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Mailman van (free)

"Wouldn't it be nice if we could go on adventures whenever we want?" Mom twiddled through the Witch's mapps, remembering the places we'd been and pining for the places we hadn't visited yet. Wish as she might, the Stuck House stayed in place.

"I just wish we could be together every day like we were in the car-house," I said, remembering the trouble that the Witch's mapps could bring.

We may have traveled the world and learned many things, but Mom still hadn't decided what she wanted to be when she grew up. To give herself some time, she'd taken someone else's job while they were busy having a baby and wouldn't be using it for a while. Even though Mom wasn't tied down like before, she still dreamed of the road.

"There are plenty of places right here in California that we could get to in a weekend." Mom waved a finger on the screen and her imagination flew across fantastical landscapes. "We could do so much more if we didn't have to worry about finding a dog-friendly hotel nearby. And it would be nice to make our own food so we didn't have to eat fast food all the time."

"But I want to eat fast food all the time," I protested. "McRotguts are the perfect dog food for someone who lives in their car. You don't even have to leave the driving chair to buy them."

"I'm sure we'll pass many McDonald's, but it makes traveling a lot simpler if you don't have to go out of your way to find food. We could leave on Friday night and have Saturday and Sunday to explore. You can go pretty far in 6 hours of driving."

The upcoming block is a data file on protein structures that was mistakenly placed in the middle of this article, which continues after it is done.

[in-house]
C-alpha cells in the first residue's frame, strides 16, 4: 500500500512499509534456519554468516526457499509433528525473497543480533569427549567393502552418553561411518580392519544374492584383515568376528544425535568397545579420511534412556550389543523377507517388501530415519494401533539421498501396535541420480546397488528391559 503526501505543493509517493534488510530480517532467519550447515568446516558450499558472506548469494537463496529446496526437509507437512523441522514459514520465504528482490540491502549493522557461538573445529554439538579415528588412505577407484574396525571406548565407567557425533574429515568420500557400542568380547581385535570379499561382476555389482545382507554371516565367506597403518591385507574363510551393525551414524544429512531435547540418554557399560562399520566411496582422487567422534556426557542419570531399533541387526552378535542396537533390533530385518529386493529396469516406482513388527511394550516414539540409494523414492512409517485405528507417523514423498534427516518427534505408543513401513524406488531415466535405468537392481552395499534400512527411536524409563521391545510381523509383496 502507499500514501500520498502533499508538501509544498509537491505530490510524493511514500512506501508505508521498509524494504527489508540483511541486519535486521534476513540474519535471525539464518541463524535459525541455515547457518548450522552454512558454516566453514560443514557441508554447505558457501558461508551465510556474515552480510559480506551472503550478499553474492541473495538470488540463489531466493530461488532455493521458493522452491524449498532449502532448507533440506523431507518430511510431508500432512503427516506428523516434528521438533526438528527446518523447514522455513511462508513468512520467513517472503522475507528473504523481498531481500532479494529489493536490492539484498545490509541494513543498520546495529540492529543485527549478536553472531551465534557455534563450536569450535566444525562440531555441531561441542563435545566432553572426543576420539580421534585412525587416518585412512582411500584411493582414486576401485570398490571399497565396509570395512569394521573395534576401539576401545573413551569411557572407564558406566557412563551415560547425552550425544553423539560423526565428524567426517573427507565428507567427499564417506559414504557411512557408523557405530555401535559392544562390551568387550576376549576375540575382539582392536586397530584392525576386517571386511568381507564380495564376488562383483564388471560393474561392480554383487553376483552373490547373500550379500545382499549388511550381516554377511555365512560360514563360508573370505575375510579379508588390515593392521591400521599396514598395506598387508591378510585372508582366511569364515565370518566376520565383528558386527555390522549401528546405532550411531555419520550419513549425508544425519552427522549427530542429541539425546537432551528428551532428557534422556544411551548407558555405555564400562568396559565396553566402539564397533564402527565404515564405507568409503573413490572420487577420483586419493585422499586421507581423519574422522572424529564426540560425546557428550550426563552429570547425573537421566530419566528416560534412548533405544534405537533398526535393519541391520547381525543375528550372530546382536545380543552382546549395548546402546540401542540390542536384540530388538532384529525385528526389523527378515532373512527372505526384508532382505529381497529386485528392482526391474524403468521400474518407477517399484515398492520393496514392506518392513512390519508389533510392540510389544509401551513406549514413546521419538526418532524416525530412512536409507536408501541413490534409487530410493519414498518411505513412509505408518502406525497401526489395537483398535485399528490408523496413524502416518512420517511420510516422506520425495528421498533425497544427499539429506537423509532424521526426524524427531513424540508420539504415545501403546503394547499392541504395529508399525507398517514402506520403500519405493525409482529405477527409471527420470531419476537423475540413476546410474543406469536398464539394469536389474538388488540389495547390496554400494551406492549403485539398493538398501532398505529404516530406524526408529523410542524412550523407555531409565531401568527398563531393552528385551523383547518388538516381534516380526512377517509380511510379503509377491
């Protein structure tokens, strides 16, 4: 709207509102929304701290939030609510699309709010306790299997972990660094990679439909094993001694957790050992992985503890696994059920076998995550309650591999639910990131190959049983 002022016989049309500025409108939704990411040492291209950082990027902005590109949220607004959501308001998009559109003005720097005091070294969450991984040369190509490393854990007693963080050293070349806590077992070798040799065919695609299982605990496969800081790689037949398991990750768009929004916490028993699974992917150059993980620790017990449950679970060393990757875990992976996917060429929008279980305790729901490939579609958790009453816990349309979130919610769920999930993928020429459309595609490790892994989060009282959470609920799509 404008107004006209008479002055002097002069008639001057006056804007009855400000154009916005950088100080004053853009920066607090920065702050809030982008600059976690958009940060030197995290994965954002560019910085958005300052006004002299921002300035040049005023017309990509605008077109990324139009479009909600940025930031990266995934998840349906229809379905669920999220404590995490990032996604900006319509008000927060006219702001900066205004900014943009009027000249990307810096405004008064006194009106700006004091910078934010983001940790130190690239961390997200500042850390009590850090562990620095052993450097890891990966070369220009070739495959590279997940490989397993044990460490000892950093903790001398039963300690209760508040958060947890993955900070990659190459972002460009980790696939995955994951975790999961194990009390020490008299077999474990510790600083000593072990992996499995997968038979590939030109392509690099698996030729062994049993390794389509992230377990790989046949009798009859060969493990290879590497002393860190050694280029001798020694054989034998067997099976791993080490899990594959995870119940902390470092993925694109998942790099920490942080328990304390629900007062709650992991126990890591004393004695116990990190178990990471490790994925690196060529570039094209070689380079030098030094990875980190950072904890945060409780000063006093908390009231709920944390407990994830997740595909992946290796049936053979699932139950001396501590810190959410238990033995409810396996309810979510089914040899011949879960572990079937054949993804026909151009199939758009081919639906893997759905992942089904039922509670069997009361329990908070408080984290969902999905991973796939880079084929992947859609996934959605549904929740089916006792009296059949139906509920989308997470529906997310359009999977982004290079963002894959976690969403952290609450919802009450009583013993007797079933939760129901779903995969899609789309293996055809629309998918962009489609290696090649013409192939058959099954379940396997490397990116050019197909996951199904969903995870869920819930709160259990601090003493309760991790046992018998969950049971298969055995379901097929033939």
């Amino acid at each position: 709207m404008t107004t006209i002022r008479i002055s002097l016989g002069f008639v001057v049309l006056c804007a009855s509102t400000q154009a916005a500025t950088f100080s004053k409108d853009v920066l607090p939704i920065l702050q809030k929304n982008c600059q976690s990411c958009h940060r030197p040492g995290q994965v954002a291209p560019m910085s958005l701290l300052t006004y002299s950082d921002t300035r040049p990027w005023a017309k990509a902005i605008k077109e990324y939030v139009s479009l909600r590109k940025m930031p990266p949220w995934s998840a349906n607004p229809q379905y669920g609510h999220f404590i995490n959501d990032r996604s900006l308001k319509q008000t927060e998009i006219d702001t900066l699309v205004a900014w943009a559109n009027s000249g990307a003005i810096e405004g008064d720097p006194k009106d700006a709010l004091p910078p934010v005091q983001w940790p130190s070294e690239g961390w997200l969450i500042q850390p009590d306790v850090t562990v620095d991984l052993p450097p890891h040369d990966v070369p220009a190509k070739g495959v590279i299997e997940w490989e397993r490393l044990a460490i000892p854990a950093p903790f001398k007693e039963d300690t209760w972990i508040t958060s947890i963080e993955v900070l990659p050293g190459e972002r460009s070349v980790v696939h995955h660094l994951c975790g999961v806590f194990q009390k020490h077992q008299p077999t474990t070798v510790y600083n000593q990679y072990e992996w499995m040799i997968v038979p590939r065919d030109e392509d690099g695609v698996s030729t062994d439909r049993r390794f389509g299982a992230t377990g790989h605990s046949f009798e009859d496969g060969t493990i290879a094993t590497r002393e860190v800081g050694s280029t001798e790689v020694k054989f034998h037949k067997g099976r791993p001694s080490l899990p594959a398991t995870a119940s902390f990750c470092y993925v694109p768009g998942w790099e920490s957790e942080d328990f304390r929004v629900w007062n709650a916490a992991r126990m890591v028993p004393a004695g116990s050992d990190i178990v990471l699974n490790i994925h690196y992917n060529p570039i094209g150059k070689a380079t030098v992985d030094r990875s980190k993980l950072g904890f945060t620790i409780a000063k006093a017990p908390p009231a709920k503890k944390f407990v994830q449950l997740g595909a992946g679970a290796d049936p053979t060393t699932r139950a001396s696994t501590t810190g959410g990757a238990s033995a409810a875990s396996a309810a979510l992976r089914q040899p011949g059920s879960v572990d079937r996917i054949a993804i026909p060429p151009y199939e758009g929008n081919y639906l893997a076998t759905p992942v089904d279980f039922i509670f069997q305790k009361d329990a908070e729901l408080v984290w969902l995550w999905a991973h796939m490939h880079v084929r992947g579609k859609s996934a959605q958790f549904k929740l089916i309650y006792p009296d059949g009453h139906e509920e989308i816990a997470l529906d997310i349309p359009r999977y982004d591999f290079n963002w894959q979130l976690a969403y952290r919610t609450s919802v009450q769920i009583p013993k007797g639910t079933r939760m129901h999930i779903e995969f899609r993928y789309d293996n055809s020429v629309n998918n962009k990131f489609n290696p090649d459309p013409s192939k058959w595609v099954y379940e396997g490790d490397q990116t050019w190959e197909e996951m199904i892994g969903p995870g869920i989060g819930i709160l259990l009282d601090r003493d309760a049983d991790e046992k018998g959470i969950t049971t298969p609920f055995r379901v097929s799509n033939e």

"But where could we find a car-house? Something like that must cost..." I didn't know how money worked so I picked a number that sounded big. "Two hunerd dollars!"

"Possibly even more than $200." Mom looked at me out of the side of her eye in a way that didn't make me feel like she was agreeing with me. She looked back at the Witch. "Maybe we don't need a fancy modified child molester van to travel. All we really used in that rental were the bed, lights... The stove was just a two-burner camp stove in a drawer."

"We have drawers here in the Stuck House, but where will we ever find a fancy stove like that?" I despaired.

"They sell them at REI. They probably sell a lots of useful things at REI. As long as we find something big enough, we could basically set up a permanent tent in the back." Mom's face got as bright as if she'd heard someone open a cheese stick in the other room. "Or, you know where else they sell camping supplies...?"

Now I was thinking about cheese sticks and didn't want to play Mom's guessing game anymore. "Don't forget about the fridge. So the cheese sticks don't melt."

"Look. There are even tea kettles and refrigerated coolers that run off the cigarette lighter." The Witch was using a different screen to put ideas into Mom's head now. "I bet we could get a used van pretty cheap." She swiped on to let the Witch put even more ideas in her head.

The next day was supposed to be my day off, but Mom kissed the goodbye spot between my eyes. "Don't worry, Spud. I won't be gone long." She walked out the door, leaving me alone to protect the Stuck House from mailmen.

A decade or two later, the growl of an unfamiliar mailman van in the driveway ripped me out of my nap. "GO AWAY OR I'LL EAT YOU UP!" I shouted through the fence.

The latch clicked.

I ran to the window for a better look. "YOU'D BETTER NOT TRY ANYTHING, WHOEVER YOU ARE!" I bellowed.

Instead of a murderer, Mom walked through the gate. I jumped down from my mailman-barking spot and ran to meet her at the door.